Additionally, I would have liked to see a small section on the struggle transgender individuals might face. For example, trans men can still get pregnant but after stopping hormones, and with certain risks. Trans women often stop producing sperm and would also need to pause hormones. Additionally, if they have received gender reassignments surgery, obviously children are no longer allowed to be conceived naturally unless pre-planning was done. A small section of information on transgender issues would have made me feel as though this book was truly complete.

However, I am aware that this book is directed towards the general populous and for that group, it works very well as a readable, informative, and helpful guide. Those individuals in special circumstances often take the step to research their own situation or look to their own books. Perhaps the changes I suggested will be made in later editions as non-traditional families rise in popularity.

What to Expect Before You’re Expecting also does a great job of addressing science and speculation. It lets you know which is which, and what can be classified as “wives tales” without cutting them completely, allowing individuals of different beliefs or couples willing to try anything for fun their own options. Additionally, the authors never made me feel guilty as a reader. They proposed what is scientifically healthiest for diet, weight, and lifestyle choices and encourage you to be your healthiest self without guilting anyone who can’t be perfect. It encourages even small changes to a healthy lifestyle and recommends setting realistic goals rather than scaring anyone into the extreme. It has options for vegetarians and vegans and suggestions for great nutrition levels. I found it to be inclusive in that sense providing all possible information while also letting the reader know when to take some information with “a grain of salt.”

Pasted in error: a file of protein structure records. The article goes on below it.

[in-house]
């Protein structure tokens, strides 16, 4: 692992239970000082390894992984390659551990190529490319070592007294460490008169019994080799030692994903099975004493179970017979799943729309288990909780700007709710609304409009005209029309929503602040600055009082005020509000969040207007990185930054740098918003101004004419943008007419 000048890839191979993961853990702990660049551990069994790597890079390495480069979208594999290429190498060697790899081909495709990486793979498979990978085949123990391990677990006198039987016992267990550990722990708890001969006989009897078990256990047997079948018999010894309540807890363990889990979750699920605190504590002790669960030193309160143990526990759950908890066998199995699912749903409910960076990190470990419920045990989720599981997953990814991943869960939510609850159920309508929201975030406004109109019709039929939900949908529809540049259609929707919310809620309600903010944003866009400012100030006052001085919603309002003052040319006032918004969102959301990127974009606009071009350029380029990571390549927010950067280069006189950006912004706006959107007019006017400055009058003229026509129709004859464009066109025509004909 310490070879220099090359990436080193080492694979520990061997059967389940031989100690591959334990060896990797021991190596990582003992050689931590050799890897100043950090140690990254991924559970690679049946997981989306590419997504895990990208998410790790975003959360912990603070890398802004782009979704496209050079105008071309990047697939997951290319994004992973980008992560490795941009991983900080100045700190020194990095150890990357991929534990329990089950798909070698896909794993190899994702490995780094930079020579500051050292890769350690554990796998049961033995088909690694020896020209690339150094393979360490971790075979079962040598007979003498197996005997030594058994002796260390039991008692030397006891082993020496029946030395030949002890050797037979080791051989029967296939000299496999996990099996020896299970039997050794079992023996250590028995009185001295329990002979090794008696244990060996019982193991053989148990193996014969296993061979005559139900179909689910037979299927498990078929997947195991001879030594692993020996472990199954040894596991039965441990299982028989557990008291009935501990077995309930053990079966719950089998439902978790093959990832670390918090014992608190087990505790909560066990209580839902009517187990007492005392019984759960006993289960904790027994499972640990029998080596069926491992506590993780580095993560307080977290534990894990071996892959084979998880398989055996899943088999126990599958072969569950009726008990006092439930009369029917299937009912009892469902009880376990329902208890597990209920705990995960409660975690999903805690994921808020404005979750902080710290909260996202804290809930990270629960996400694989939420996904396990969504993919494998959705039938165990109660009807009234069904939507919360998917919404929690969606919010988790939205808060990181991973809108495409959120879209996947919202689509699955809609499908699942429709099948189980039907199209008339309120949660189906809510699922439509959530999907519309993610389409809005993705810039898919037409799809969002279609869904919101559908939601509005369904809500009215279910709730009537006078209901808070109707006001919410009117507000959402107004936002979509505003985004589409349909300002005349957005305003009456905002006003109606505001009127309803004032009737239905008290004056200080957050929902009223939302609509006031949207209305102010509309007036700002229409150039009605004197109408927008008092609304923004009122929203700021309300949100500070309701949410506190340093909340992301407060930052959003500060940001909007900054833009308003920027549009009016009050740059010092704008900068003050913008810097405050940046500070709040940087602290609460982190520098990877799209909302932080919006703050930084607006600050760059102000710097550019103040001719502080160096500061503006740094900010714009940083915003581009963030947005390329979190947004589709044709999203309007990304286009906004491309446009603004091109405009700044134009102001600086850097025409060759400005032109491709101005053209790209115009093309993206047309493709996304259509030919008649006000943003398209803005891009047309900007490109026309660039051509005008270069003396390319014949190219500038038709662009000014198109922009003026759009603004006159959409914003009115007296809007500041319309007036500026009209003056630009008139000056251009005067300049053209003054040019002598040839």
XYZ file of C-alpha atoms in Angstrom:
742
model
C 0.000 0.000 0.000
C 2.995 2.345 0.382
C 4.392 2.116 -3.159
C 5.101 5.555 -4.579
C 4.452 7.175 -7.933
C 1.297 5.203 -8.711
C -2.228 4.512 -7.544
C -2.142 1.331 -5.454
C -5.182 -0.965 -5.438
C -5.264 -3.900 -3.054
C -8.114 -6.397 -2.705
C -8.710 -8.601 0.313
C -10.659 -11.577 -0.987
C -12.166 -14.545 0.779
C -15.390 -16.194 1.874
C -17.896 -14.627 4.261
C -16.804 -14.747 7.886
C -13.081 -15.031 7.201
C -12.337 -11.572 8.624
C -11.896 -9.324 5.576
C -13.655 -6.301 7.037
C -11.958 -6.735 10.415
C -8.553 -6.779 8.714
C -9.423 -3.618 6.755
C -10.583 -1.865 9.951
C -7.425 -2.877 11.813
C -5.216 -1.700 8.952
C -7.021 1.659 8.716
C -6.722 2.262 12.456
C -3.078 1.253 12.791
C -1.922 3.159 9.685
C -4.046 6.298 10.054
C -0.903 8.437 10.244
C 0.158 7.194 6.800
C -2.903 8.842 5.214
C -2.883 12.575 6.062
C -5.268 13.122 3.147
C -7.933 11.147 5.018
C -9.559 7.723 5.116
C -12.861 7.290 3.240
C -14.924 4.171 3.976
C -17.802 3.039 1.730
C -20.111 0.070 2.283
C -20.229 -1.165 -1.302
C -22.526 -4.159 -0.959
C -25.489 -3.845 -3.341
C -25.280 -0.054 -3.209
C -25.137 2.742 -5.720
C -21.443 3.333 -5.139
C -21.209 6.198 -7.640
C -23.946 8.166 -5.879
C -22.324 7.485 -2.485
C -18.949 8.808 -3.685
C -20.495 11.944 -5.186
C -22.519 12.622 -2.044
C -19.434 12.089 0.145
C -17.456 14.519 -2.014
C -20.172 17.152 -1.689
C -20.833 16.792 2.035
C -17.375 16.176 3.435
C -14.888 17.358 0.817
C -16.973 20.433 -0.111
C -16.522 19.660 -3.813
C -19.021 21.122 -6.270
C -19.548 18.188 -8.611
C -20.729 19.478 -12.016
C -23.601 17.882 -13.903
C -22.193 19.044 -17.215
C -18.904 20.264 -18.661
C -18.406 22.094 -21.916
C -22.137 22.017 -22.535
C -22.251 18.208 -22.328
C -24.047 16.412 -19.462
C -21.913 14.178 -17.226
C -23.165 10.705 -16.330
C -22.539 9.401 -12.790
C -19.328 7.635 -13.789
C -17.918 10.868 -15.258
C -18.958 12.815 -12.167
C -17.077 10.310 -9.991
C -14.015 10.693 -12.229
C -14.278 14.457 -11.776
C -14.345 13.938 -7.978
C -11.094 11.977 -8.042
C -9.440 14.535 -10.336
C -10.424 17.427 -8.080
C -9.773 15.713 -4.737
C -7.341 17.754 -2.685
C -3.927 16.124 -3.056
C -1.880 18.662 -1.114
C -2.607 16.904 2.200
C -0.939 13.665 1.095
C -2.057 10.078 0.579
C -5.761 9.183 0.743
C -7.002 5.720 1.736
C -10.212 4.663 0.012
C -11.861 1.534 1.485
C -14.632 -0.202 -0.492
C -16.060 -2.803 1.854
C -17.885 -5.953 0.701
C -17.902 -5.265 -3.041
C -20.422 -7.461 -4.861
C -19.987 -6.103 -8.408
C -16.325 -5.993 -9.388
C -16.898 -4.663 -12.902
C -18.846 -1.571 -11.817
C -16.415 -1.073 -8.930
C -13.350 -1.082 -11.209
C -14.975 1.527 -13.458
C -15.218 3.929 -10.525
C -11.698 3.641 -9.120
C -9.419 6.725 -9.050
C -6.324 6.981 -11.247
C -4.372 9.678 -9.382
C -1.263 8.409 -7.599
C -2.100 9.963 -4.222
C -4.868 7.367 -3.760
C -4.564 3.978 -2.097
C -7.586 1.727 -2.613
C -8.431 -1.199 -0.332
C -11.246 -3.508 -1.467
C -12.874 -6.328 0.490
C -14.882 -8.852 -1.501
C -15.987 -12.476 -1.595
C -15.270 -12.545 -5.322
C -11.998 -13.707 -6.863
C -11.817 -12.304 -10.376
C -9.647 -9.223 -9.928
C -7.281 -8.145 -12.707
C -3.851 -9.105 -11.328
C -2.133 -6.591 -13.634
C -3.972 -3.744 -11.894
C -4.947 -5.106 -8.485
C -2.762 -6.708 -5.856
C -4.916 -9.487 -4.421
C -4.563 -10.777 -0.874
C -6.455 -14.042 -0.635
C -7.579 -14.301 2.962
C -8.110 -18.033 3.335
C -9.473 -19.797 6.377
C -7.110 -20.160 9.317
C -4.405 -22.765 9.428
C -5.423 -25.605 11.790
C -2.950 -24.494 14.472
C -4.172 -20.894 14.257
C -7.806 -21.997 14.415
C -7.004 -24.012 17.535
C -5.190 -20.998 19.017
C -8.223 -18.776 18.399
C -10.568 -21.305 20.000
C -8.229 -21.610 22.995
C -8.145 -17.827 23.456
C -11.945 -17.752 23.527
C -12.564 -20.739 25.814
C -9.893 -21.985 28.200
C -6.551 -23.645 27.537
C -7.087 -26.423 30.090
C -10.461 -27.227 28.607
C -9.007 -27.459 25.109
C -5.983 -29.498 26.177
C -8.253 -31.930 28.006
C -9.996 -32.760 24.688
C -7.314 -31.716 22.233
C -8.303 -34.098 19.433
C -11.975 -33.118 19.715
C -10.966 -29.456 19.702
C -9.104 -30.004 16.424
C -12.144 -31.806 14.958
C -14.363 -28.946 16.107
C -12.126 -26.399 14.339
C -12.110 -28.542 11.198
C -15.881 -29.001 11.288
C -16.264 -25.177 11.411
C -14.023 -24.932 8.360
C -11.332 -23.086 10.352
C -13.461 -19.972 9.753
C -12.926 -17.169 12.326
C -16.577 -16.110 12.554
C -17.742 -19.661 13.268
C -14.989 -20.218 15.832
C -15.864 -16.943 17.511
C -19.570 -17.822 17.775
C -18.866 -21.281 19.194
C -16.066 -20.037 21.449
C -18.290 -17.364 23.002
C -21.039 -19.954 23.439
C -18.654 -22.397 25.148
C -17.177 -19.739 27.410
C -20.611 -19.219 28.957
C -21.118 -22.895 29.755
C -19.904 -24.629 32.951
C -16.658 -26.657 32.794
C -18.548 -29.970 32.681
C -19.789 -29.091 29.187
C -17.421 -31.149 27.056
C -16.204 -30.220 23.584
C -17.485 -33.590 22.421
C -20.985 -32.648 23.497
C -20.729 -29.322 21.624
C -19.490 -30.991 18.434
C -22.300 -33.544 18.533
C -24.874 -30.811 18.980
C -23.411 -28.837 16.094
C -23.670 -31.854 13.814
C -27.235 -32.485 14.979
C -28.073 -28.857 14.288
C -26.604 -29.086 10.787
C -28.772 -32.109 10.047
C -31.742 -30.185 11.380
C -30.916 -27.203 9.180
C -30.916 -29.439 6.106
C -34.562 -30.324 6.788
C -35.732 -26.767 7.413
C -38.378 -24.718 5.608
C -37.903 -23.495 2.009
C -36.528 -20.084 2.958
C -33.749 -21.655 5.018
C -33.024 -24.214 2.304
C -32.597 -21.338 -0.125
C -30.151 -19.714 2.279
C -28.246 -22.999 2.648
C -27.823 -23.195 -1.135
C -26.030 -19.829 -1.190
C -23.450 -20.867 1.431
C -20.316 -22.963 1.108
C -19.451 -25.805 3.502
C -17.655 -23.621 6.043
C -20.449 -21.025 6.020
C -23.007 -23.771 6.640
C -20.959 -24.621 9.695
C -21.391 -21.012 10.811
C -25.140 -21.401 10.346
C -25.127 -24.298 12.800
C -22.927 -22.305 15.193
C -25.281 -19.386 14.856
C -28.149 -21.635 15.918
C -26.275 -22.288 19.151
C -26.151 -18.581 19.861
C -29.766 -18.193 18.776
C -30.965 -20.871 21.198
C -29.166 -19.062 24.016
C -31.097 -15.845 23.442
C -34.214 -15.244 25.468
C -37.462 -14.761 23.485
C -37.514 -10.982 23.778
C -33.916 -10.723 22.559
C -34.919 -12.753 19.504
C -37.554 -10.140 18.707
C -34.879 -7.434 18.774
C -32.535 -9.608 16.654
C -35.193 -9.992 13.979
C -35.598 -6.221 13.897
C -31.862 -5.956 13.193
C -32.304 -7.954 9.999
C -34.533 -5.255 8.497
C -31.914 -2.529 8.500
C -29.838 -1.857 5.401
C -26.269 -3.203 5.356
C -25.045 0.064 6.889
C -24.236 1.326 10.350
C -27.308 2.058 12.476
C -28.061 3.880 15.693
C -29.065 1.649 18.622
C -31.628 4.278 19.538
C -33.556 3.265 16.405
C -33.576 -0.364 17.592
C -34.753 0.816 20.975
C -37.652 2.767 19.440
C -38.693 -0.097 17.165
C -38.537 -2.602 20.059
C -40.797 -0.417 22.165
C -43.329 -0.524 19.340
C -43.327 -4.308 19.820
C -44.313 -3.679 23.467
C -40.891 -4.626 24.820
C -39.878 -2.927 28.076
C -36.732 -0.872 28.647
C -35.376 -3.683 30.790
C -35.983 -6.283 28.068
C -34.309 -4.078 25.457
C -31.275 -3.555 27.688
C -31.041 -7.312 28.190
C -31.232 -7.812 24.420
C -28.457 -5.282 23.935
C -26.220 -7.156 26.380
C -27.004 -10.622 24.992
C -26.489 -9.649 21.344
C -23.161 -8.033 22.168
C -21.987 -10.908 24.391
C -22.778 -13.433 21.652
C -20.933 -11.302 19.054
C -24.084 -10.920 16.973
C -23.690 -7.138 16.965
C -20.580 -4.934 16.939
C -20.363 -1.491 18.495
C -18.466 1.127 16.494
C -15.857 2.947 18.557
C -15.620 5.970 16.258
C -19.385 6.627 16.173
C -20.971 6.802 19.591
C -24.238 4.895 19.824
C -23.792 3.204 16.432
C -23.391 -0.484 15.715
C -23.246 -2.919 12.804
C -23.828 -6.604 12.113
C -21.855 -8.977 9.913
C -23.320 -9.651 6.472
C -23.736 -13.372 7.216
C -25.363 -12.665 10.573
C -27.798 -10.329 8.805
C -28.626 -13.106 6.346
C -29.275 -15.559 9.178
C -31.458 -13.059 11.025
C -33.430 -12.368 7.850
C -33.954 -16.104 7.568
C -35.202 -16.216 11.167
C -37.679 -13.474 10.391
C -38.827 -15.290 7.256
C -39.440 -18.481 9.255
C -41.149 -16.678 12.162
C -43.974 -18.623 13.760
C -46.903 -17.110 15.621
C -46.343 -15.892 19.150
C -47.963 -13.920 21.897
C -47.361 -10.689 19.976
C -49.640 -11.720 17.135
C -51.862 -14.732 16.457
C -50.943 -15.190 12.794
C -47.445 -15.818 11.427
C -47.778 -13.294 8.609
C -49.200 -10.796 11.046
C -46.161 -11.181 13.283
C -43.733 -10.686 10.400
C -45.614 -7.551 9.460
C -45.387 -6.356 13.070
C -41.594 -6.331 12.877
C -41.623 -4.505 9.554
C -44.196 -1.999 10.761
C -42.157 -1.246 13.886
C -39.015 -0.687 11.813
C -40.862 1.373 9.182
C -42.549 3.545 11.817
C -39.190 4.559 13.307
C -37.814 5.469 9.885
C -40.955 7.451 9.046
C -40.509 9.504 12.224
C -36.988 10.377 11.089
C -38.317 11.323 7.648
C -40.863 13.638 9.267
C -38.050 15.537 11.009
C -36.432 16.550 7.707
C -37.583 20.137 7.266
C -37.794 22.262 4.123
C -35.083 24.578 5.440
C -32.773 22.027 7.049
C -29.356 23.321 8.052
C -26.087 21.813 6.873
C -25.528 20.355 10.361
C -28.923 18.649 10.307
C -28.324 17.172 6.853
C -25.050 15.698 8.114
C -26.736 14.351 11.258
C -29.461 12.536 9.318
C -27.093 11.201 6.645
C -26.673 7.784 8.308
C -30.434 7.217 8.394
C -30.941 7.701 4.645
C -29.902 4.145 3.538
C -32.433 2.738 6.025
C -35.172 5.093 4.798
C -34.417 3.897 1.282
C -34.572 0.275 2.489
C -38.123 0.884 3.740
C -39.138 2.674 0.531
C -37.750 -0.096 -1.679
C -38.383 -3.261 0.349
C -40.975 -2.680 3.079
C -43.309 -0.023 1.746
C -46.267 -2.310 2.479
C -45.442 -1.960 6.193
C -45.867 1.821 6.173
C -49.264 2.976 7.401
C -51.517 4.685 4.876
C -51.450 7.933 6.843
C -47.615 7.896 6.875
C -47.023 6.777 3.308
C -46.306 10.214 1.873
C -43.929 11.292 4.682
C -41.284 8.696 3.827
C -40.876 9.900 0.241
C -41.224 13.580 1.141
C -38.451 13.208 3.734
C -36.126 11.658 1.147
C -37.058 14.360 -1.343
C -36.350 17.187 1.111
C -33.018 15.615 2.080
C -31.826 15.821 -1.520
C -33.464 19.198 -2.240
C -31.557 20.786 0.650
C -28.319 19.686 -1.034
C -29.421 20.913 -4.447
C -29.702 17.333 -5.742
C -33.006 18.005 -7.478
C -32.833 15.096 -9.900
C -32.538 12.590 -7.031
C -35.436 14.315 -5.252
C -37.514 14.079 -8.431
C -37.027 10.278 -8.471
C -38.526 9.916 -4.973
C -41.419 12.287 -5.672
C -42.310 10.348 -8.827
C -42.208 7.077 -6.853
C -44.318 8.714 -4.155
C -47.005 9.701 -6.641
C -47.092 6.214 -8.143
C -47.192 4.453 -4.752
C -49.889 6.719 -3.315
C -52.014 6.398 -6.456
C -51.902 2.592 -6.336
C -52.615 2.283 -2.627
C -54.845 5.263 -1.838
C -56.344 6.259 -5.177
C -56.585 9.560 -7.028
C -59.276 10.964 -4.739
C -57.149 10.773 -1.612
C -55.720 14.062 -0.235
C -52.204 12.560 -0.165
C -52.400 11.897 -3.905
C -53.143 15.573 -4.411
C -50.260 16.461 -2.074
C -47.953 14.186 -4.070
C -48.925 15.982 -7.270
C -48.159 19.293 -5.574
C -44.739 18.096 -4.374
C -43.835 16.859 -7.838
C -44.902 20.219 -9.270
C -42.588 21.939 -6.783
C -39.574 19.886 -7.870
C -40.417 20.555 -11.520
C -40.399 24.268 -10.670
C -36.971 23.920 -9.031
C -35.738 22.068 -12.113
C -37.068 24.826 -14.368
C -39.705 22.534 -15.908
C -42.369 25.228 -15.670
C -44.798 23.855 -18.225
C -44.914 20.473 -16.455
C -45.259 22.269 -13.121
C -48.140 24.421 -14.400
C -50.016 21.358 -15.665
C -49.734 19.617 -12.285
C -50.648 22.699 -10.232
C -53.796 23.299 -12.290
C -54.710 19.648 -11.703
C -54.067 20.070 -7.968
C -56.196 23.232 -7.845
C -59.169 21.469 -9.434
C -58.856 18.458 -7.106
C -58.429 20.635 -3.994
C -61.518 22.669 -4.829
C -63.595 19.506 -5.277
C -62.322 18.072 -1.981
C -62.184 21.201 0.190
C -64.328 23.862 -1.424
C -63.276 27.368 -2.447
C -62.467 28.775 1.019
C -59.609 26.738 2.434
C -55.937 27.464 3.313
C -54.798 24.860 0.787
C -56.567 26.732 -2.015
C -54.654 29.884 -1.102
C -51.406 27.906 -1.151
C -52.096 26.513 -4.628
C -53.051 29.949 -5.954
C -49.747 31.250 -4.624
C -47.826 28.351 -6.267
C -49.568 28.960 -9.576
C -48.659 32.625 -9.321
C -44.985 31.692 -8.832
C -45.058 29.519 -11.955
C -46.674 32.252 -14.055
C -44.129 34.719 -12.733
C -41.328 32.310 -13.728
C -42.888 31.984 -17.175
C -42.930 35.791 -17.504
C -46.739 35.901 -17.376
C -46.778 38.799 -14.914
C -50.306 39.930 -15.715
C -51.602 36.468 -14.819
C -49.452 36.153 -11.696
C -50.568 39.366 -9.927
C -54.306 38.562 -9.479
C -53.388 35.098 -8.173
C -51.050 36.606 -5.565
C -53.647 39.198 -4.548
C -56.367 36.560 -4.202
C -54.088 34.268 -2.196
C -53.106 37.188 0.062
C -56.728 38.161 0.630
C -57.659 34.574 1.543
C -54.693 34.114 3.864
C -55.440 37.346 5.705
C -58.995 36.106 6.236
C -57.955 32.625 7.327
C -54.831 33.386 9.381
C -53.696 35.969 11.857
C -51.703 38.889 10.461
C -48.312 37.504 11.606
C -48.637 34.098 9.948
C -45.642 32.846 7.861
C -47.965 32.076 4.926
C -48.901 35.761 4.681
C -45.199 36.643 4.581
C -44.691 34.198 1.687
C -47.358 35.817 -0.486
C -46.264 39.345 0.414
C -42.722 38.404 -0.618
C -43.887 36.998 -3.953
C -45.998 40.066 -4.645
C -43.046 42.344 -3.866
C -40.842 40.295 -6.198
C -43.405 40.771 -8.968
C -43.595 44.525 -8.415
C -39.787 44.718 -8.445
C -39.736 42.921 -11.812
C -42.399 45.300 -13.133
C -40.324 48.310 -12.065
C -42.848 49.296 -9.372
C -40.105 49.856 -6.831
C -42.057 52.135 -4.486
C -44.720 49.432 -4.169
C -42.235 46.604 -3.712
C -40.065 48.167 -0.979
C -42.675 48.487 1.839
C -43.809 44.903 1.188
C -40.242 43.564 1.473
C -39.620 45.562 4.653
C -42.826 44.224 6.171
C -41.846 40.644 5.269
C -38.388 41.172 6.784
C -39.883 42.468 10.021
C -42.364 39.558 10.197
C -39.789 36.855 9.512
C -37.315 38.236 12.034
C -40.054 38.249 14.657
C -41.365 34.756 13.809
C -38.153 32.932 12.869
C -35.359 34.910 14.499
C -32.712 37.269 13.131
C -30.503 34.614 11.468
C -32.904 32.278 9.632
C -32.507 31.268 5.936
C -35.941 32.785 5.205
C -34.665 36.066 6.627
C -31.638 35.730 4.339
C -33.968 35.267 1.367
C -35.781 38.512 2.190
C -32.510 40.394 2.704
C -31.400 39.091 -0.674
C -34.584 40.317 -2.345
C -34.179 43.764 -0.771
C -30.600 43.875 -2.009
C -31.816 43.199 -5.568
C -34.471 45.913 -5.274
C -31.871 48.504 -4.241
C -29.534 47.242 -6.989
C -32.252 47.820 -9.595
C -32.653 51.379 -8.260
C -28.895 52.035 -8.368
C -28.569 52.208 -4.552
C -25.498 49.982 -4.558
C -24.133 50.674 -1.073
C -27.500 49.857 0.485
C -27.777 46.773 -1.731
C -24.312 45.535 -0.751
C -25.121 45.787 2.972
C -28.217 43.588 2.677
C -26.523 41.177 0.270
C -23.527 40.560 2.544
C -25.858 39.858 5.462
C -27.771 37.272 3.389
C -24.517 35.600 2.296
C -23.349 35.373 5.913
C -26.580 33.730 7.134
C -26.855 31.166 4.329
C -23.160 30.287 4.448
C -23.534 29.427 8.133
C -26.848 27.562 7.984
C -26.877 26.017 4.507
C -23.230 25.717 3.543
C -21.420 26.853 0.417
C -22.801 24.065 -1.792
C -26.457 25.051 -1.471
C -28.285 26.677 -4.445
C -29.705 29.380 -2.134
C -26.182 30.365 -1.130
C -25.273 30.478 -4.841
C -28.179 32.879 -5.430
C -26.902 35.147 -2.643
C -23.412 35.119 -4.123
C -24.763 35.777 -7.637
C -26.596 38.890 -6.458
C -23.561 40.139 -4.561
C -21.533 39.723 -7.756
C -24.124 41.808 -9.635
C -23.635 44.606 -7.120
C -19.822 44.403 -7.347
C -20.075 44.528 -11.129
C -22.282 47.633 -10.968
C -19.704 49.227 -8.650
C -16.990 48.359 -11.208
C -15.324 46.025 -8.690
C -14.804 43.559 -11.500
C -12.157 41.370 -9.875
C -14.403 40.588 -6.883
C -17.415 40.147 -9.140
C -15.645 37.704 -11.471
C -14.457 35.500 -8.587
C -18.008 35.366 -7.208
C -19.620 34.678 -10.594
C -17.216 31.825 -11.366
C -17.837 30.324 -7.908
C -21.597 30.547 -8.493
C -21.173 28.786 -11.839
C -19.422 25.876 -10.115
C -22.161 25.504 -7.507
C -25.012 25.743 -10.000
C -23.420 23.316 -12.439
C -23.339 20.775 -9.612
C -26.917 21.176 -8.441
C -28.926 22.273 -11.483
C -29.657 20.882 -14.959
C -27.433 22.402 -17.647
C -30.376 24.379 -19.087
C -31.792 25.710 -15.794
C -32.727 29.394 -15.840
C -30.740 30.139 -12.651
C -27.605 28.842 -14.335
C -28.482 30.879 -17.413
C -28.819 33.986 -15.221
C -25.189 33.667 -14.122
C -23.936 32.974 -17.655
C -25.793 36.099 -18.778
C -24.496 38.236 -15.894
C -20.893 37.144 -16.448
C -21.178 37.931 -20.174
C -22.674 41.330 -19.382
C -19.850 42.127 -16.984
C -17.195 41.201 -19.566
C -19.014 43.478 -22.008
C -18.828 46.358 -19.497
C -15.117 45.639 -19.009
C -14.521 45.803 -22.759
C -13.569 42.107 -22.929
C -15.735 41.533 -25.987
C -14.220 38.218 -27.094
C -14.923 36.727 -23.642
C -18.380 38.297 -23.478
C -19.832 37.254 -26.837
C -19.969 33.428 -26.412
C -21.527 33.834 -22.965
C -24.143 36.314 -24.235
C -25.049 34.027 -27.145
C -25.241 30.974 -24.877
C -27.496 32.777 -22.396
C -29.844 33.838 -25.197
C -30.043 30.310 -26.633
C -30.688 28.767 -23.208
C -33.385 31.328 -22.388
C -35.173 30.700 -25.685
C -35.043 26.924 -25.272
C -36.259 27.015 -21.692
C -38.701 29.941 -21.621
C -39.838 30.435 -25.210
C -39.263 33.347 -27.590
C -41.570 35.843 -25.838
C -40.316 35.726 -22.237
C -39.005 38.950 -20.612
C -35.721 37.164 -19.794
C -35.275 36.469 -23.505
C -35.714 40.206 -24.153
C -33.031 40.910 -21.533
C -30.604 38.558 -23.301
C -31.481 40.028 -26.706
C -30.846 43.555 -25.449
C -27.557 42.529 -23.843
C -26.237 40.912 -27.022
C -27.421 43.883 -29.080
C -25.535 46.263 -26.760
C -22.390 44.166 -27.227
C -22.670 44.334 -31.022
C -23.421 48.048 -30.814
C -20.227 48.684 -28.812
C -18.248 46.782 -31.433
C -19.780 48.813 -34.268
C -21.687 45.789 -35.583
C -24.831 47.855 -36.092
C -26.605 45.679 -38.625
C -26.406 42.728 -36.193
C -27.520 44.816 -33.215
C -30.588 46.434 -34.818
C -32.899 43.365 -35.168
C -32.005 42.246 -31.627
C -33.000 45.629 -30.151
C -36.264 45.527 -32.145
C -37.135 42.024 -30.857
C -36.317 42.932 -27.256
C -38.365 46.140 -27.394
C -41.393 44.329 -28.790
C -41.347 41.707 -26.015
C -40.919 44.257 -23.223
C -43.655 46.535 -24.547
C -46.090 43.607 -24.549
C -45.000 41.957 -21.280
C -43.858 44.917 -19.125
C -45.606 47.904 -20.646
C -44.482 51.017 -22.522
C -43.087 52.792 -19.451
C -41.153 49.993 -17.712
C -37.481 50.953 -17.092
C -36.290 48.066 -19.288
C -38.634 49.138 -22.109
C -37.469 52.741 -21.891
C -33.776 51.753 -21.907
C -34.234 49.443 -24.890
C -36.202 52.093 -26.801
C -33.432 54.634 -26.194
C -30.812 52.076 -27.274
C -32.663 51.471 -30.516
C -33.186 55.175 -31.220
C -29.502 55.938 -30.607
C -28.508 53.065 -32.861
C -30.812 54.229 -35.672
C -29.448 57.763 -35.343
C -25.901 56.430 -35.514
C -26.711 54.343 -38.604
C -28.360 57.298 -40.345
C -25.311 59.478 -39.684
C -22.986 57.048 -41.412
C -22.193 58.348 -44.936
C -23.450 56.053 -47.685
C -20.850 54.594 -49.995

Finally, this book provides resources to talk to other women who are trying to conceive, helpful preparation checklists, and fertility charts. I checked my book out at the library and therefore had to copy them with a scanner, but I still found them nice to have as well as the different resources provided.

Overall, I was glad I picked this book up but I could see situations where others might pass on it. For most, I would recommend checking it out at your local library or purchasing it on discount at a thrift store (I found tons of copies there). Not because the book isn’t worth the money, but because not everyone needs all the information provided. I haven’t tried to conceive just yet, so I didn’t read the chapters on infertility or dealing with loss. Should that information become relevant, I will pick this book up again. It’s great for “most” situations but not all. Additionally, it supplies a lot of great information but isn’t necessary for the creation of a baby (obviously). Many do just fine without it. I like to research and be informed so for the individual like me in a mostly traditional situation, it was a supplement to help me get mentally and physically ready for when we decide to take that next step. ...more
4

Mar 18, 2019